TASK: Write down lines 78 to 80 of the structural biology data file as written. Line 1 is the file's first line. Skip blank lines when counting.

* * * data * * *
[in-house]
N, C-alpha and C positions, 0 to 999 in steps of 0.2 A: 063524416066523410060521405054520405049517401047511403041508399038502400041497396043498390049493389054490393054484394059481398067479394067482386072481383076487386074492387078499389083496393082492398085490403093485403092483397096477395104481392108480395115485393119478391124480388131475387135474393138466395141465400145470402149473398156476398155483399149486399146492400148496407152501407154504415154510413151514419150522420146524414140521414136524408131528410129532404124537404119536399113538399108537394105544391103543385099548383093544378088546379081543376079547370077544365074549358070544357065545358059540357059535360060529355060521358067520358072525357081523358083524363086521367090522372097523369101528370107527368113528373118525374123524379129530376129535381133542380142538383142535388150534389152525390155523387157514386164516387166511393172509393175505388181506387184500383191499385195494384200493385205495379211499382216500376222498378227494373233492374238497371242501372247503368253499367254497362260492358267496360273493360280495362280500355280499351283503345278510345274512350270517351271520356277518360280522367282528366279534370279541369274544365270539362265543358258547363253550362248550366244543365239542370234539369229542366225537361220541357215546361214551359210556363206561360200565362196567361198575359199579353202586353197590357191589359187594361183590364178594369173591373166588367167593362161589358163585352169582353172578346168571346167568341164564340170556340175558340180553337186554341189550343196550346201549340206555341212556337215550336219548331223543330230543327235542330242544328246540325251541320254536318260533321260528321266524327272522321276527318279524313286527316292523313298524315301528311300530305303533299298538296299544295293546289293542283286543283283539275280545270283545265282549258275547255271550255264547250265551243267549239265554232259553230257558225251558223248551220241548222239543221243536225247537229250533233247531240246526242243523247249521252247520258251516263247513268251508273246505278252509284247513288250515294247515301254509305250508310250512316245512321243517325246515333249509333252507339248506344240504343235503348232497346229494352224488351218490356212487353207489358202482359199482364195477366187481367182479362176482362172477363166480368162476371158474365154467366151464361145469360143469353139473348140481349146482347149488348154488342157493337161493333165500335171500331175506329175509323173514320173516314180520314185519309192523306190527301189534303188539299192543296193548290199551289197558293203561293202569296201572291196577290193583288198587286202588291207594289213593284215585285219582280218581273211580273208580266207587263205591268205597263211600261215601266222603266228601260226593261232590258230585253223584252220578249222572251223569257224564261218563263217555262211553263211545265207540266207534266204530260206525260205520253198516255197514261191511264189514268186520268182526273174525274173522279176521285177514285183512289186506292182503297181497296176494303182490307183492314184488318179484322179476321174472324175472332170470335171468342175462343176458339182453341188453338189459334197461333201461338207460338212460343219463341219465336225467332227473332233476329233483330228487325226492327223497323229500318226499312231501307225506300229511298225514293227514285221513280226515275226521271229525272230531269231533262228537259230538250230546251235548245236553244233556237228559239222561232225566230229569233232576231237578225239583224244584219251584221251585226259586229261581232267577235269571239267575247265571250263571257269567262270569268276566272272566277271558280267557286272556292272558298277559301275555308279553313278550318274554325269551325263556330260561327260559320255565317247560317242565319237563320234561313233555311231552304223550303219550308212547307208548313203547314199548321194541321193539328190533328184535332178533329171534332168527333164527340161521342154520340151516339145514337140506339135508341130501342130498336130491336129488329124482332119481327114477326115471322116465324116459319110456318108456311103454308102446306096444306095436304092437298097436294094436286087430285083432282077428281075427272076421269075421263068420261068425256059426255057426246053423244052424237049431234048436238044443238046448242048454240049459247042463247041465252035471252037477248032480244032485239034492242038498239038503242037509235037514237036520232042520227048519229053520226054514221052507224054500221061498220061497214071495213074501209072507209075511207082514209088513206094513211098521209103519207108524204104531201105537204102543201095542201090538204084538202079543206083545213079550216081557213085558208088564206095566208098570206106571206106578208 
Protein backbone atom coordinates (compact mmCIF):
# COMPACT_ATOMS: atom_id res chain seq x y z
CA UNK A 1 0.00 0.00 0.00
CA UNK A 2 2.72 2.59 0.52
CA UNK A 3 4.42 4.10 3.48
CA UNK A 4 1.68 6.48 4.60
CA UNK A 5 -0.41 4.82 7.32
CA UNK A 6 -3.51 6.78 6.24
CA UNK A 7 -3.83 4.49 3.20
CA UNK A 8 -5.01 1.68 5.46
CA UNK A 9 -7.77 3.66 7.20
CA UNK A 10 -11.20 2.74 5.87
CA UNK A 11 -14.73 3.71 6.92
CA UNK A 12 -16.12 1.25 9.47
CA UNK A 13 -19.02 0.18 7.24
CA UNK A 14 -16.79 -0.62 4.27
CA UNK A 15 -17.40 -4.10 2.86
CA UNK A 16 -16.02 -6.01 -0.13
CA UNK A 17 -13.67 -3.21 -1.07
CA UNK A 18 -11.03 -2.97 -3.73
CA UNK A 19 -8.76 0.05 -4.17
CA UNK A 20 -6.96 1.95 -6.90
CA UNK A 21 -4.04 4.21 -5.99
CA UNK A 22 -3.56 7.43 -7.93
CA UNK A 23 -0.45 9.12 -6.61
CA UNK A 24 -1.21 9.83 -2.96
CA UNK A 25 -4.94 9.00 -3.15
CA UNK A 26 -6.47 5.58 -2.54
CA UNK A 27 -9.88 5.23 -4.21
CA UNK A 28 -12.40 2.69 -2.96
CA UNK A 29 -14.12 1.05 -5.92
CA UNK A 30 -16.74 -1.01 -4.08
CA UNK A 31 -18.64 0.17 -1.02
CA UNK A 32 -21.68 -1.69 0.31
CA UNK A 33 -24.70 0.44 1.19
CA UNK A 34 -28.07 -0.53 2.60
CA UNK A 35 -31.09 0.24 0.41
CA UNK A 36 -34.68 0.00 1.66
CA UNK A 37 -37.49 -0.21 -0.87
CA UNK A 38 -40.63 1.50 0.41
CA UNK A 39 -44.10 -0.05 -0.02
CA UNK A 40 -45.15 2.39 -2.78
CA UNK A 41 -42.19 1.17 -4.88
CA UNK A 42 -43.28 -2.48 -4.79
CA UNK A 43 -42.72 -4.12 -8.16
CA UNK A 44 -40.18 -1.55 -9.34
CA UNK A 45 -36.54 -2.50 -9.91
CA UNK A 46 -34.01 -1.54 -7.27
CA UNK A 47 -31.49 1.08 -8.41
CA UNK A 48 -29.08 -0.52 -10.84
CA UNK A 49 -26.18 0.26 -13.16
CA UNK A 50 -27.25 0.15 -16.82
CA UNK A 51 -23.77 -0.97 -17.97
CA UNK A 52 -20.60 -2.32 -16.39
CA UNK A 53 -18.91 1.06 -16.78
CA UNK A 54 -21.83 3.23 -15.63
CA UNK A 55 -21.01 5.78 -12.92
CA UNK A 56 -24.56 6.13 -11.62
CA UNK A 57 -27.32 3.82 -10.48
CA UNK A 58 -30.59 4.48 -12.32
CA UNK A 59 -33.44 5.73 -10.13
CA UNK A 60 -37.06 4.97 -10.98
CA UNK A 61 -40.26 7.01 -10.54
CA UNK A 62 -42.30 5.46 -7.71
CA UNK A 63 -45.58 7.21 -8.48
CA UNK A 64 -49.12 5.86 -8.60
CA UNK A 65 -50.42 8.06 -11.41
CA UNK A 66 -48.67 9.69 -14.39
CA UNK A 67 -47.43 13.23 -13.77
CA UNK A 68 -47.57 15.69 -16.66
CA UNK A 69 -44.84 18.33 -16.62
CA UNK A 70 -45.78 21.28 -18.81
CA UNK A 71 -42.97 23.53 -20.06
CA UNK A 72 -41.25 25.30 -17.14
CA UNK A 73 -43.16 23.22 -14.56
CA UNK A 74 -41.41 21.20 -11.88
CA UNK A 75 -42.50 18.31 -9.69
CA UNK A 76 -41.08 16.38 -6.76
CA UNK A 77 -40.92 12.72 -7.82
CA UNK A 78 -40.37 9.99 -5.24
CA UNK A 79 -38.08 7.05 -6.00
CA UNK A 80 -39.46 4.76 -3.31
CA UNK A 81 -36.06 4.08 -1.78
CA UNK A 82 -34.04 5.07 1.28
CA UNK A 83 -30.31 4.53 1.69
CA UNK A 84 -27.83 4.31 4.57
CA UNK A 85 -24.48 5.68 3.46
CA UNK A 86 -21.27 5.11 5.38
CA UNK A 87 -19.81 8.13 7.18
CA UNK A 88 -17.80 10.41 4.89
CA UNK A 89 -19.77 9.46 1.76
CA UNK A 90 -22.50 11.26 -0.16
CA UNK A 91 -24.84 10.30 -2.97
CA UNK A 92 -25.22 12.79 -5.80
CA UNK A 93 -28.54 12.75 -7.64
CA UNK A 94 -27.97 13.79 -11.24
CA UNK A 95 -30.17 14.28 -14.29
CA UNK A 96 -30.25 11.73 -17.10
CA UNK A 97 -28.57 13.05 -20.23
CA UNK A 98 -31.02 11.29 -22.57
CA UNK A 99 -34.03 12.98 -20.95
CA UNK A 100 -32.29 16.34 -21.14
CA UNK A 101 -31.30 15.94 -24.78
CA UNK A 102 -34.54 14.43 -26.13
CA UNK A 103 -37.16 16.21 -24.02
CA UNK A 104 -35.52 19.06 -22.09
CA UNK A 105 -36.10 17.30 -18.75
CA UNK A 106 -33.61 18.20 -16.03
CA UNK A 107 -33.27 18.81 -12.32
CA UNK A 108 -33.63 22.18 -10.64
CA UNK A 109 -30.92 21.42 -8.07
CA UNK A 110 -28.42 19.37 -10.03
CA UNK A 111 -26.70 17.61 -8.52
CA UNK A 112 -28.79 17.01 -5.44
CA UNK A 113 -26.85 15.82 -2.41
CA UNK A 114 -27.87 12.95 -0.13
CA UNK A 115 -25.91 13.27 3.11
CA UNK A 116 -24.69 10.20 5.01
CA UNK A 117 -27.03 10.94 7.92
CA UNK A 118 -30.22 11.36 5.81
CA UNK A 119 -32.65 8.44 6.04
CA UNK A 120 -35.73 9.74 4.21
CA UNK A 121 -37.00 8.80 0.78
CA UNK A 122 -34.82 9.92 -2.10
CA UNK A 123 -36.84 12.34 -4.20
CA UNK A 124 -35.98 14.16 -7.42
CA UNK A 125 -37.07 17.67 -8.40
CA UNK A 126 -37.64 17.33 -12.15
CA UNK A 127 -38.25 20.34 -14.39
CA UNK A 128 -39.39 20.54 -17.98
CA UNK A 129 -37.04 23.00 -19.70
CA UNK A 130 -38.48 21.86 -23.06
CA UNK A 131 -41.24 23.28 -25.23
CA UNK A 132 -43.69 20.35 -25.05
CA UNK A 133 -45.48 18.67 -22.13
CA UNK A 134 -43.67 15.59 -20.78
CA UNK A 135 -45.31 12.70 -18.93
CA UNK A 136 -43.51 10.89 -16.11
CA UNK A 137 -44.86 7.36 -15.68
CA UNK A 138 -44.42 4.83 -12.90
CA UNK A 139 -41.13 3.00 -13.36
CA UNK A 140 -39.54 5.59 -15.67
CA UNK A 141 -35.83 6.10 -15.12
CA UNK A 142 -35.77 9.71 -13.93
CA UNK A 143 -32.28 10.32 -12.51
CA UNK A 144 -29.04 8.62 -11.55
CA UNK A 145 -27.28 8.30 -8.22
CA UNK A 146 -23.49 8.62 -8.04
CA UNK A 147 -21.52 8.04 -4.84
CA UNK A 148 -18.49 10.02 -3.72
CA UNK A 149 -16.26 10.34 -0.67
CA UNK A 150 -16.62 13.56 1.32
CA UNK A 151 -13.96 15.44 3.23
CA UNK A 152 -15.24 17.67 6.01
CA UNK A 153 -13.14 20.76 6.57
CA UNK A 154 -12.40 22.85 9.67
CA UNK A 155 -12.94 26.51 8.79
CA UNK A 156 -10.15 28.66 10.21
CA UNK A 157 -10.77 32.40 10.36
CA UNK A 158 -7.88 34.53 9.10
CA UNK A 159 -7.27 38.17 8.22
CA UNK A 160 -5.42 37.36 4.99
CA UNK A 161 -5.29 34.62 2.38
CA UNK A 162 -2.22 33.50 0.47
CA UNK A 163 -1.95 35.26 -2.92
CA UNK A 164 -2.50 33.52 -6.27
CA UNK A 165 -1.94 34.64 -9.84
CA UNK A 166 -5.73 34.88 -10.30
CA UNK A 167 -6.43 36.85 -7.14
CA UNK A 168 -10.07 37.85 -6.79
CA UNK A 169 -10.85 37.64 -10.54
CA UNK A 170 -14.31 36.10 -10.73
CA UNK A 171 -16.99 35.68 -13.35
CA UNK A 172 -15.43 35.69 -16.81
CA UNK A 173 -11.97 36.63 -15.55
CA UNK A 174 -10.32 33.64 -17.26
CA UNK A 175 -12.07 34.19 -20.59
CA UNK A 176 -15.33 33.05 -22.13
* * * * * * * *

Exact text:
CA UNK A 74 -41.41 21.20 -11.88
CA UNK A 75 -42.50 18.31 -9.69
CA UNK A 76 -41.08 16.38 -6.76